Why we still have the point and click GUI
Posted on Sun 11 July 2010 in software.
TechRadar have an article about “Point and click GUIs: why are we still stuck with them?“, bemoaning the lack of innovation in the software interfaces we all use daily. Since the 80’s computer GUIs have been based on files, taskbars, menus and windows, manipulated by a mouse and keyboard.
My defence of point and click GUIs? They are an adequate fit for the majority of computer based tasks.
You’ll note the caveats adequate fit and majority in that sentence. It isn’t best fit to train surgeons in keyhole surgery, or for running automated tasks or better immersion in driving or flying simulation games. It also wouldn’t be practical for use with a mobile devices or single purpose machines (ATMs, information points, ticket machines etc.).
The point and click GUI with a mouse and keyboard is the best fit for what most people use their computers for; manipulating files whilst sat at a desk.
For example, imagine organising your physical photo collection. You’d collect the photos together based on a criteria like location, time, people in the photo etc. You’d then place this collection in a pile or folder, suitably labelled, adding or removing from piles as you went along, until you were happy about the collections.
This is the same as you’d do on your computer with a digital collection; select the photos you want, make a folder or open a new window, move/copy them across, label the folder and repeat until finished. Instead of physical piles of photos, you have windows with them in; instead of physically picking up the photos and moving them, you click and select with the mouse.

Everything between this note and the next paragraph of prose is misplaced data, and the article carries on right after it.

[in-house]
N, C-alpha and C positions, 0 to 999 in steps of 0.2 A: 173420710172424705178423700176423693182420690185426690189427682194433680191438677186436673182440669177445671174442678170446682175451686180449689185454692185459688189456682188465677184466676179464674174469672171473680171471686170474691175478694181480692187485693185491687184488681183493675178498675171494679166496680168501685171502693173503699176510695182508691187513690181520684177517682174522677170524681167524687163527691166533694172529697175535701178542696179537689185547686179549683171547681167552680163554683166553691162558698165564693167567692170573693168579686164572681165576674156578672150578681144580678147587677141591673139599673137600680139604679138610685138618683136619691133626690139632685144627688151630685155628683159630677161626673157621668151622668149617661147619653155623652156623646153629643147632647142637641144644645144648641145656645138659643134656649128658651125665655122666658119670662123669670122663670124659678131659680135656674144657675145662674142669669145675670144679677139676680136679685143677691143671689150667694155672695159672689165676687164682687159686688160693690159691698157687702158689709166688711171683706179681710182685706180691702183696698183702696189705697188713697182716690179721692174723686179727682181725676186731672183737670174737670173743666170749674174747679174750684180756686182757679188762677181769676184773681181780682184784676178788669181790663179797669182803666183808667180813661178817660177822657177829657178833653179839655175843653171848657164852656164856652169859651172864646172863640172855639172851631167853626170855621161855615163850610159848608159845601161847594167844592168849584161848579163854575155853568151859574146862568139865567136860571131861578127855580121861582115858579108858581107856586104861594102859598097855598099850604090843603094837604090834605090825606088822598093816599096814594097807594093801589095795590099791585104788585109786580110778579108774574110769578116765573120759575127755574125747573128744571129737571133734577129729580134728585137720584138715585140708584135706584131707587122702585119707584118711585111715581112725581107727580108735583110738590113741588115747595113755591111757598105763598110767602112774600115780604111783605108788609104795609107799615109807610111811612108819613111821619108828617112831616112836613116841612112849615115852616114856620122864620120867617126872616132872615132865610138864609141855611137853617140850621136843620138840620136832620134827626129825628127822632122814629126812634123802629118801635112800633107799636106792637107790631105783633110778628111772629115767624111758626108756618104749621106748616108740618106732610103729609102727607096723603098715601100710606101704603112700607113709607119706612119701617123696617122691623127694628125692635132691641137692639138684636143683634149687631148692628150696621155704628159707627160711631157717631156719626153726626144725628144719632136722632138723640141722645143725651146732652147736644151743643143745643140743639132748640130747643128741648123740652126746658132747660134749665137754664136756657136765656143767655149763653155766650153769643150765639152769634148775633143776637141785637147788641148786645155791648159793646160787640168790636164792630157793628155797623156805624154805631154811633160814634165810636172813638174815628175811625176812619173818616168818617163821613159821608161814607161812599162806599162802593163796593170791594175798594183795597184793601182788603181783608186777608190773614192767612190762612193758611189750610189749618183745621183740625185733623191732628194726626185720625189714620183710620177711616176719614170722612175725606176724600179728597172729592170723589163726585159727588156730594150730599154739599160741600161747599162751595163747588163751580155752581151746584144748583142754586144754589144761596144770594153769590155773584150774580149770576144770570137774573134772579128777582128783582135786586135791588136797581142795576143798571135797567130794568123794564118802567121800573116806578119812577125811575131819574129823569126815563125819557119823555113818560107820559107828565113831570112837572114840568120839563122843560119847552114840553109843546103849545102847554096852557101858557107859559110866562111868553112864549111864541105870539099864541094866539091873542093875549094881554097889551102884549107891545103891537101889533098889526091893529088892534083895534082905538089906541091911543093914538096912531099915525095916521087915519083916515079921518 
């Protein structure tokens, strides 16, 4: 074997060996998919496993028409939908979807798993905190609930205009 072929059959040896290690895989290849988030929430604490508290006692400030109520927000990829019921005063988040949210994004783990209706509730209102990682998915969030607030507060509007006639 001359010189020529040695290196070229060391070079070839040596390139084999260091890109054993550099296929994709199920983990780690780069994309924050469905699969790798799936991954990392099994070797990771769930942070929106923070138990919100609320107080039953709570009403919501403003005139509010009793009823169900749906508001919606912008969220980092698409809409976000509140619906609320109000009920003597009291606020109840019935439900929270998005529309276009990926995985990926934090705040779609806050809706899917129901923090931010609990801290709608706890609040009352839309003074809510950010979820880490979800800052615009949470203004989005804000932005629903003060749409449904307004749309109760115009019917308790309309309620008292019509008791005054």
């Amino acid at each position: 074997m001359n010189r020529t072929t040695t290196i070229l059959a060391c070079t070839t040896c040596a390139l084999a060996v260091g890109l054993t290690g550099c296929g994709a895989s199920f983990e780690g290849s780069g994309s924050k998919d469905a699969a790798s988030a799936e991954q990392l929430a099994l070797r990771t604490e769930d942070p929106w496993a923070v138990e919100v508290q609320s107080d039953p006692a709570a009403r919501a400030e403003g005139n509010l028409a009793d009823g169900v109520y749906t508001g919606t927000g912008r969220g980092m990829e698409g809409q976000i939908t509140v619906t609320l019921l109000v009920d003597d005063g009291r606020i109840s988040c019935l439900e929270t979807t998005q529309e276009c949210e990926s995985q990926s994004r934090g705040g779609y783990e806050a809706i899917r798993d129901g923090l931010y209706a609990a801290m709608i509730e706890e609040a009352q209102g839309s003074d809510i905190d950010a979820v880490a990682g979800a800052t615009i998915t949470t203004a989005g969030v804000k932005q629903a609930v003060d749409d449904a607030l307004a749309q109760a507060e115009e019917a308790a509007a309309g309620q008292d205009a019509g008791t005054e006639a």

It’s the same thought process in both instances, just executed differently.
The article mentions touch screens and the iPad specifically as better for read only use of files, and in these circumstances, I agree. However, as also mentioned in the article, touchscreens aren’t good for “data input or content creation … [or] heavy-duty desktop computing”. They aren’t an adequate fit for the majority of tasks. They are a specialised interface for a limited set of (mostly) well defined tasks. The point and click GUI is at least adequate for browsing the web; typing on an iPad is so bad you can get a keyboard for it.
Just as a humorous illustration, suppose the author had been talking about doors. We haven’t changed the basic premise of the door in hundreds of years; they mostly require us to exert a force on one edge either via a handle or push plate, to rotate along the opposite edge on a set of pin hinges in order to move a lump of material from a hole in a wall. I mean, sure we’ve got alternate door types for specialised situations (sliding doors, airlocks, revolving doors) but I’m bored of pushing material out of the way.
The reason we aren’t clamouring for a revolution in door design? The current design works fine, thanks.
The reason there hasn’t been a revolution in UI design away from point and click GUIs? The current design works fine, thanks.